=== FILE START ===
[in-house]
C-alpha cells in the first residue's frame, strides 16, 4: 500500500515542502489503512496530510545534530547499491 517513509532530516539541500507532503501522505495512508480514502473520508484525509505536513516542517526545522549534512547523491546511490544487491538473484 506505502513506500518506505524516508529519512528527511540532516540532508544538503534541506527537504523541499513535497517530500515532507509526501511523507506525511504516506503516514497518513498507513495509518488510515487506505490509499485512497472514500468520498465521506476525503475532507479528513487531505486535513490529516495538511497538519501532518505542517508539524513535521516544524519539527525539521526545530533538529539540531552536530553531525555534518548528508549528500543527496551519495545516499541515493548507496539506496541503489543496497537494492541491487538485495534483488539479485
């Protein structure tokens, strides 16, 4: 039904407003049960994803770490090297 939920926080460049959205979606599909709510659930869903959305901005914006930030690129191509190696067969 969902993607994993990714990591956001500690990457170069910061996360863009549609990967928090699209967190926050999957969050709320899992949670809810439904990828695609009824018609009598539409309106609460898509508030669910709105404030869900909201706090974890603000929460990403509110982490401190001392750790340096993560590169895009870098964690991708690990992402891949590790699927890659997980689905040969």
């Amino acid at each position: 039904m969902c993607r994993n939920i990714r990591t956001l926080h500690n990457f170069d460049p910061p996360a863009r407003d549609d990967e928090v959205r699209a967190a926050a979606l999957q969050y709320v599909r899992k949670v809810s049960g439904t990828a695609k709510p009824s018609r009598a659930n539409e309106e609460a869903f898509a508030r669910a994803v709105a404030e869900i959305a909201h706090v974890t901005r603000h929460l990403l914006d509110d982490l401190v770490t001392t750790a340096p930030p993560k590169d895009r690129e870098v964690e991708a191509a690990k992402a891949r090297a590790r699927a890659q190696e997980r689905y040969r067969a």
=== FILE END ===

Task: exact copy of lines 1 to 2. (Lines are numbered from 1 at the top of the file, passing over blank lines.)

[in-house]
C-alpha cells in the first residue's frame, strides 16, 4: 500500500515542502489503512496530510545534530547499491 517513509532530516539541500507532503501522505495512508480514502473520508484525509505536513516542517526545522549534512547523491546511490544487491538473484 506505502513506500518506505524516508529519512528527511540532516540532508544538503534541506527537504523541499513535497517530500515532507509526501511523507506525511504516506503516514497518513498507513495509518488510515487506505490509499485512497472514500468520498465521506476525503475532507479528513487531505486535513490529516495538511497538519501532518505542517508539524513535521516544524519539527525539521526545530533538529539540531552536530553531525555534518548528508549528500543527496551519495545516499541515493548507496539506496541503489543496497537494492541491487538485495534483488539479485